But he didn't.
Sean Holman has the event on video here. You can decide if talking points really work politically. Or, more importantly, serve the public interest.

Clark puts together a reasonable first cabinet

Christy Clark's first cabinet seems pretty astute. That's not surprising; Clark is good at this kind of stuff.
She made Kevin Falcon, the close runner-up in the leadership race, finance minister and deputy premier. Falcon was the business choice for premier. He's tight with federal Conservatives. (Clark is a federal Liberal.)
So by giving him good jobs, Clark reduces the chance of Liberal supporters defecting to a provincial Conservative party and strengthens the province's hand in negotiations with Ottawa if the HST is rejected in a referendum. (There is still that $1.6 billion in federal incentives to discuss if the tax is dumped.)
Other leadership contenders also got decent posts. George Abbott is education minister; Mike de Jong is health minister. It will be interesting to see whether they bring energy and ideas to the ministries. Both have been in cabinet for a decade; it's easy to become jaded about the prospects for real change. De Jong, particularly, doesn't have a track record of achievements in past ministerial posts.
Clark also wanted to show a fresh start - that this isn't the Gordon Campbell government version two.
Which, perhaps, explains Colin Hansen's dumping. Hansen was remarkably competent over the last decade, but the HST taint seemed to seal his fate, probably unfairly.
The other striking exclusion was Dr. Moira Stilwell. She's a doctor and radiologist and nuclear medicine expert. She ran a good outsider campaign for the leadership before withdrawing and supporting Abbott.
But she didn't get a cabinet job, while some lesser lights - at least on paper - did.
Clark did elevate other outsiders while dumping Campbell ministers. The biggest jump came for Mary McNeil, the Vancouver MLA who is now the children and families minister, replacing Mary Polak, who is moved to aboriginal affairs.
It's a good sign for the troubled ministry. Polak seemed trapped as a defender of the sad status quo and failed to deal effectively with the oversight of the Representative for Children and Youth.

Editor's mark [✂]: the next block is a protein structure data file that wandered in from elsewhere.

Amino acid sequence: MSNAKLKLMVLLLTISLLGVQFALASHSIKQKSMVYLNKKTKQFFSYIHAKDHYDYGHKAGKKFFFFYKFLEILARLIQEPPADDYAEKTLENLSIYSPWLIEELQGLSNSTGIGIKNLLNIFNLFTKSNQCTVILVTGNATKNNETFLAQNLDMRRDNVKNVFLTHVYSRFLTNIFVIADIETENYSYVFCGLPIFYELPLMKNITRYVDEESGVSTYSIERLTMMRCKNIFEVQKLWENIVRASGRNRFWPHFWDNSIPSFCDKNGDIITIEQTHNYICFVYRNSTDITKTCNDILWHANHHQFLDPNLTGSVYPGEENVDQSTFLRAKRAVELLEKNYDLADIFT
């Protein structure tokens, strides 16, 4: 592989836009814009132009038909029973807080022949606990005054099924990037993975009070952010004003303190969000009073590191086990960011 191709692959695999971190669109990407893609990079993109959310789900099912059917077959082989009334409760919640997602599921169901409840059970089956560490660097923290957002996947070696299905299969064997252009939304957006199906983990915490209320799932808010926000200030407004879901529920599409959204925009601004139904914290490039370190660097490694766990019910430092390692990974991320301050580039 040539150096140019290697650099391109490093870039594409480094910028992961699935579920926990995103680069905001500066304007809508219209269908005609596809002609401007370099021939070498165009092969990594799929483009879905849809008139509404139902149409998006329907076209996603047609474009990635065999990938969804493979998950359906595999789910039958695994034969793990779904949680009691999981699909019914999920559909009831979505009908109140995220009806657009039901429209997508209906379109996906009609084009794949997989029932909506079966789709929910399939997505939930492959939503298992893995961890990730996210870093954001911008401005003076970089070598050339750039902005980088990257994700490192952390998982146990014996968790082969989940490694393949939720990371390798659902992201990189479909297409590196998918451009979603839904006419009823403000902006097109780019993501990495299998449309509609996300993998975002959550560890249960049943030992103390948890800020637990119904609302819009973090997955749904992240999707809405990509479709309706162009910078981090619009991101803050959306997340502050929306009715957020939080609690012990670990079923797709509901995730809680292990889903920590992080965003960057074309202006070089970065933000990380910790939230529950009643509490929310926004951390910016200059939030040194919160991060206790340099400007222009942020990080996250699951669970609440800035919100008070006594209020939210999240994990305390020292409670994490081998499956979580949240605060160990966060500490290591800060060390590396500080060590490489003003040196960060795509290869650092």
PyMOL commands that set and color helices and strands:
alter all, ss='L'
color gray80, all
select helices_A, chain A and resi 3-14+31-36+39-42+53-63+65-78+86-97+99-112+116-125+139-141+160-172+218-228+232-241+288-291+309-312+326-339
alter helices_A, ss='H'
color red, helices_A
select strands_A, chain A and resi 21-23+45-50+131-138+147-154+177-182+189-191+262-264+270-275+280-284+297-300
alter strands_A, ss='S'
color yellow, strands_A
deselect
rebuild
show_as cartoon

Clark also replaced Lesley du Toit, Gordon Campbell's handpicked choice to manage the ministry. That change was overdue; the ministry has been mired in a never-ending "transformation" project that has had little apparent effect in improving frontline services.
Overall, Clark shrank the cabinet. It's down to 18 ministers, including the premier, from 24. That's a welcome change; some of the Gordon Campbell cabinet jobs - like a junior minister for building code renewal - were bizarre. It was, however, bad news for Kevin Krueger, Murray Coell, Stilwell and others who were squeezed out.
But the apparent shrinkage is misleading. Clark also appointed 10 MLAs as parliamentary secretaries to help with the workload (and ease hurt feelings). (Ministers get $51,000 on top of the base pay of $102,000; parliamentary secretaries get $15,000.)
Clark also attempted to sort out the confusion Campbell created with a poorly executed re-org of ministries involved in land-decisions.
Energy and mines are also once again under one minister - Rich Coleman, who keeps responsibility for housing as well.
And forests, lands and natural resource operations are all one ministry under Steve Thomson of the Okanagan.
The only new ministry is jobs, tourism and innovation, under Pat Bell of Prince George. Clark has promised action to improve the province's disappointing job situation; it remains to be seen if the ministry has the tools to make a difference.
Clark maintained that emphasis with a new cabinet committee on jobs and economic growth and another on open government and engagement, each with Liberal ministers and MLAs on board.
Their effectiveness - and the chance for cabinet ministers to make a difference - will depend on Clark. Campbell started out as an enthusiastic supporter of strong caucus committees, but a penchant for centralized control saw them dwindle in usefulness.
On balance, Clark and the transition team deserve credit for a well-constructed cabinet.
Footnote: The cabinet changes stripped Coleman of his longstanding responsibility for gambling and liquor sales. But, sadly, it failed to address the conflict in having one minister - now Solicitor General Shirley Bond - responsible for both promoting increased gambling and bigger average losses by British Columbians and dealing with the resulting crime and addictions.

Monday, March 14, 2011

Early looks at Clark's cabinet

The Times Colonist has an editorial online here.
One of the most interesting developments is the sacking of Lesley du Toit as deputy minister in the children and families ministry. The ministry floundered under her five-year tenure; Clark is signalling a new approach. The replacement - Stephen Brown - has been working in the health ministry and has an encouraging bio here.
The ministry also gets a new political leader in Mary McNeil. It's a needed fresh start.